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Why Motivation Doesn't Last And What To Do Instead

Do you know why most information is given away for free? Because it’s meaningless.

You could optimize your workload, but you (most likely) won’t. You could start following a diet and workout routine you saw on IG, but you (probably) won’t. You could wake up a changed person tomorrow, but you won’t.

The online world is overflowing with info on how to do pretty much anything short of surgery, but people are still fat, business-less (I’m inventing words now) and unhappy.

So why is it so hard to change?

Who is you?

If we were to picture what we call me on a diagram it’d look something like this

  • Me (Self-concept - the story you tell yourself about who you are)
  • State (Familiar emotional patterns/states which ingrain themselves in our brains in the form of neural pathways)
  • Action (Automatic behaviours, habits - things we do regularly without much thought)

These are in a constant feedback loop, forming a continuous cycle. For instance, seeing yourself as a runner influences your daily activities, impacts your feelings and strengthens your identity as a runner.

Likewise, experiencing depression affects your behaviour, leading to decreased activity and contributing to a negative self-perception.

Even simple actions, like listening to music, can change your emotional state, making you feel more motivated, such as when music energizes you at the gym.



There’s something in the middle of this, keeping it all together. It’s called the Black Hole.

The Black Hole is an unconscious phenomenon, representing our brain's tendency to favour familiar patterns and resist change.

Kind of like neural inertia—our brains optimise for energy efficiency, which often manifests as a resistance to altering established behaviours and thought patterns. So whenever you attempt to change, this Black Hole pulls you back to familiar ways of being. Even on a biological level, the cost of change is too high.



Your usual thoughts, feelings, and actions, held together by the Black Hole, make up the comfort zone. It's a space of habitual patterns where we feel at ease because it's what we’re familiar with, even if we don’t like it.



When we engage in self-development, be it therapy, reading a book, coaching, meditation - anything new that activates the brain’s capacity for neuroplasticity, we temporarily step outside our comfort zone. It’s exhilarating at first—motivation surges and we feel primed for change. There’s a sense of progress.

However, the outside of the comfort zone is still under the influence of the Black Hole (whose sole job is to keep the status quo), so it draws us back into old patterns. Essentially, the established neural pathways are more robust than your desire to change. That’s when we experience a loss of motivation.

That’s why:

  • Any immediate change coaches promise is BS - run away as fast as you can.
  • Motivational speakers and YouTube videos don’t work.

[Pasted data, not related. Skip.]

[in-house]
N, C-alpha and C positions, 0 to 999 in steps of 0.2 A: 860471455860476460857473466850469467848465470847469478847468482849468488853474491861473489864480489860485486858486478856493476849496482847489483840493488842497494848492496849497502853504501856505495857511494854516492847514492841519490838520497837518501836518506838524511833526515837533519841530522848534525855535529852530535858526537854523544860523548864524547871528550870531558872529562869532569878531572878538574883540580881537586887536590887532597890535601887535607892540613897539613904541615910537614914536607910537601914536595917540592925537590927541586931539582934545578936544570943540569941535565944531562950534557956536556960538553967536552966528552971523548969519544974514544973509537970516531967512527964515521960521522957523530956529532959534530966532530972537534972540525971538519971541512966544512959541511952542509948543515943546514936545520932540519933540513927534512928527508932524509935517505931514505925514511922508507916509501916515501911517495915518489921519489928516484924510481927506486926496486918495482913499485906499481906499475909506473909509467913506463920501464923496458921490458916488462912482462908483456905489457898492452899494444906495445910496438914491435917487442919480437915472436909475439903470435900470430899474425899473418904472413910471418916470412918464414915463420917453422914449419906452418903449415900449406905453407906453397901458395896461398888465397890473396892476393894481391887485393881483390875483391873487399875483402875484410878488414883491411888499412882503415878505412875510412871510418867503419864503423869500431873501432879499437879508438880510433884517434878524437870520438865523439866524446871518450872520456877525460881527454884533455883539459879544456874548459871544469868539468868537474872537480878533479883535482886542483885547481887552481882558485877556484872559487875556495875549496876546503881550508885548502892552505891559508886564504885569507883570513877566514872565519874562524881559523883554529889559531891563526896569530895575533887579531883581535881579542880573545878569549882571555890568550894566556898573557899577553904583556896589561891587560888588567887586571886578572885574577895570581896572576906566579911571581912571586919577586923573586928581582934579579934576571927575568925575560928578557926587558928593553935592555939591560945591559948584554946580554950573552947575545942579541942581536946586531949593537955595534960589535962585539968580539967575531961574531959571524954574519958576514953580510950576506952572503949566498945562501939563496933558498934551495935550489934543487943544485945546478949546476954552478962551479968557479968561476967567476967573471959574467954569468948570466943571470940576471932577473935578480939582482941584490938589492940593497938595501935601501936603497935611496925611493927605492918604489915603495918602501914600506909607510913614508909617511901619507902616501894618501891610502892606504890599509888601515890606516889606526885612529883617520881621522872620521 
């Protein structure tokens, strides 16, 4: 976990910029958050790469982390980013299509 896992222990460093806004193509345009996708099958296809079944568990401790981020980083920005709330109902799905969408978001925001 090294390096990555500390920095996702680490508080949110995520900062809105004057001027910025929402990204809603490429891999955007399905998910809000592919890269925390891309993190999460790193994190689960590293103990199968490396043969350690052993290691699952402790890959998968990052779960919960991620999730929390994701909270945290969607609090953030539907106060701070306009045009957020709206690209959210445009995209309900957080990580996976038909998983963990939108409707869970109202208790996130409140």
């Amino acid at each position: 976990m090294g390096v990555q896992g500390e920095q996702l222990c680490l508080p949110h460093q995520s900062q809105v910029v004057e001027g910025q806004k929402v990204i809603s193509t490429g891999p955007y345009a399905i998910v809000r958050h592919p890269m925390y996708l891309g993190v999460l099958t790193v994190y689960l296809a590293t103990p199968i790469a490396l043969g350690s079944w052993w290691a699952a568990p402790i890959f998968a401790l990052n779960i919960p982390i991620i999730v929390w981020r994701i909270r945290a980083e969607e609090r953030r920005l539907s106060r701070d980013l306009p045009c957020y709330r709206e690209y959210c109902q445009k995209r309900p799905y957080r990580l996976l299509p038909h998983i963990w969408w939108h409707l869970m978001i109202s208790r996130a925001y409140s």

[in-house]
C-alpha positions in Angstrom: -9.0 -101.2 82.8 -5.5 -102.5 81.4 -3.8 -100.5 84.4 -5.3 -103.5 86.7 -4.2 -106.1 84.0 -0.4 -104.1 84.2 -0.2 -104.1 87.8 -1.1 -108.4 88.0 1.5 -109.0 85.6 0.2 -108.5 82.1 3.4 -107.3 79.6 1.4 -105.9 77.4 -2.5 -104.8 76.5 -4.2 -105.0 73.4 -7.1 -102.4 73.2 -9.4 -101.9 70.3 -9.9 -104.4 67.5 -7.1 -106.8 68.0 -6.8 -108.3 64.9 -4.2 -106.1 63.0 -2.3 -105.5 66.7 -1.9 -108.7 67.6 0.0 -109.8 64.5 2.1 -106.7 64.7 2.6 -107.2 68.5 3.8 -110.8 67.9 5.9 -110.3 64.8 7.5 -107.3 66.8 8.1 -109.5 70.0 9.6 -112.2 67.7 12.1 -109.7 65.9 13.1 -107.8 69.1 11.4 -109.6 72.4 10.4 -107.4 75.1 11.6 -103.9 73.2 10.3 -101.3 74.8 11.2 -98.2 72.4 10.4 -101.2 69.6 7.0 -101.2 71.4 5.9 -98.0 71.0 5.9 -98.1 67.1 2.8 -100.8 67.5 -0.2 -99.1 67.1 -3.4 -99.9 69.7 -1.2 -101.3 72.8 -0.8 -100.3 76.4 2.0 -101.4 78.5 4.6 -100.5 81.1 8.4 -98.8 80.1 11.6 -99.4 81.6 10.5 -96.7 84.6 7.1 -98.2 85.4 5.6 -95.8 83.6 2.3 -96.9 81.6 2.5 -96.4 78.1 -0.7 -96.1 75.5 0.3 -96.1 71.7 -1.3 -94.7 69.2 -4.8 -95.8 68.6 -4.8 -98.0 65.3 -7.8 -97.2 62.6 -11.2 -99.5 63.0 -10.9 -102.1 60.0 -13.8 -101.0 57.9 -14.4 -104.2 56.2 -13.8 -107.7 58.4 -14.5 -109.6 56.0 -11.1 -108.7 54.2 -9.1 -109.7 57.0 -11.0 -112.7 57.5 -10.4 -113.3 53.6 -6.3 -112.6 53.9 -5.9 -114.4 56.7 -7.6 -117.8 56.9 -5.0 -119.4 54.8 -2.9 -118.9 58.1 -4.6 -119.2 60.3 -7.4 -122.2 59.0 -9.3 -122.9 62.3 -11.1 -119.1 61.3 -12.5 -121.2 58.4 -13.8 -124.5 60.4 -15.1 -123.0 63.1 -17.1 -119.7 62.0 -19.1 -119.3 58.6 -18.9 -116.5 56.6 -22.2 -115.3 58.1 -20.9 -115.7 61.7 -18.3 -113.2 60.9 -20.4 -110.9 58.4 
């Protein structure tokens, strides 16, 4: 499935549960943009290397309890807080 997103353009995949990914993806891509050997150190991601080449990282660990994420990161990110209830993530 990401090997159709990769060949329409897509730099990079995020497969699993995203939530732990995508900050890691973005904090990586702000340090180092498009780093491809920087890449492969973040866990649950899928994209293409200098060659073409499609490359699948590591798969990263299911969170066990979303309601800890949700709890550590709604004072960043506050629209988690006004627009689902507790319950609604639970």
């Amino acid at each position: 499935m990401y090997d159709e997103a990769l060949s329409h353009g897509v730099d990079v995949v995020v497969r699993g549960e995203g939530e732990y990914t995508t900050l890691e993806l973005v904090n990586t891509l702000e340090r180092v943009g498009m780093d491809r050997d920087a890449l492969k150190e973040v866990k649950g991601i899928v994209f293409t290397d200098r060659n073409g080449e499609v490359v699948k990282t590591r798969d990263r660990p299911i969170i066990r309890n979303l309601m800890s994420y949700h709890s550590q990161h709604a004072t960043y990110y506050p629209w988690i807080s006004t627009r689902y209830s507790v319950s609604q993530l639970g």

• Reading books doesn’t work either.

Consistent small action > consistent information gathering is the only thing that works.

How to change?

Real transformation lies beyond the familiar and in a place where we've completely disentangled from the pull of our old self. Achieving this breakthrough requires more than just stepping out—it requires DISCIPLINE.

Namely, being disciplined over a long period of time to gather enough momentum to escape the Black Hole.

Breakthrough or real change lives outside of the outside of your comfort zone

  1. Discipline and commitment equals freedom.
  2. Long-term mindset over short-term hopes.
  3. Pick a lane and stay on it. ← this is the most underappreciated

Discipline and commitment are what carry you through when motivation dissipates. Select one aspect of your life you’d like to change and a single strategy (CBT, for example) for improving it, then commit to this approach consistently for at least six months.

Avoid jumping from one method to another, chasing new mentors or that next life-changing book you saw on Instagram. For real, lasting change, give it at least six months. The common 90-day advice doesn’t cut it, in my opinion. It leaves us too close to the edge of our comfort zone, not far enough from the Black Hole to lose its grip on us.

You can begin by picking one element within the loop to work on, since these elements—how you view yourself, your emotional state and your actions—are interconnected, altering one aspect will lead to changes in the others.


  • Gathering information is an ineffective strategy for change, action is.
  • The way to change is to garner enough velocity to break through the outside of your comfort zone to escape the pull of the Black Hole.
  • Avoid quick fixes. Choose one life area, one improvement method and focus on one part of the feedback loop. Commit for at least six months.

The above applies to any area of your life, not just self-development.

Photo by Fab Lentz on Unsplash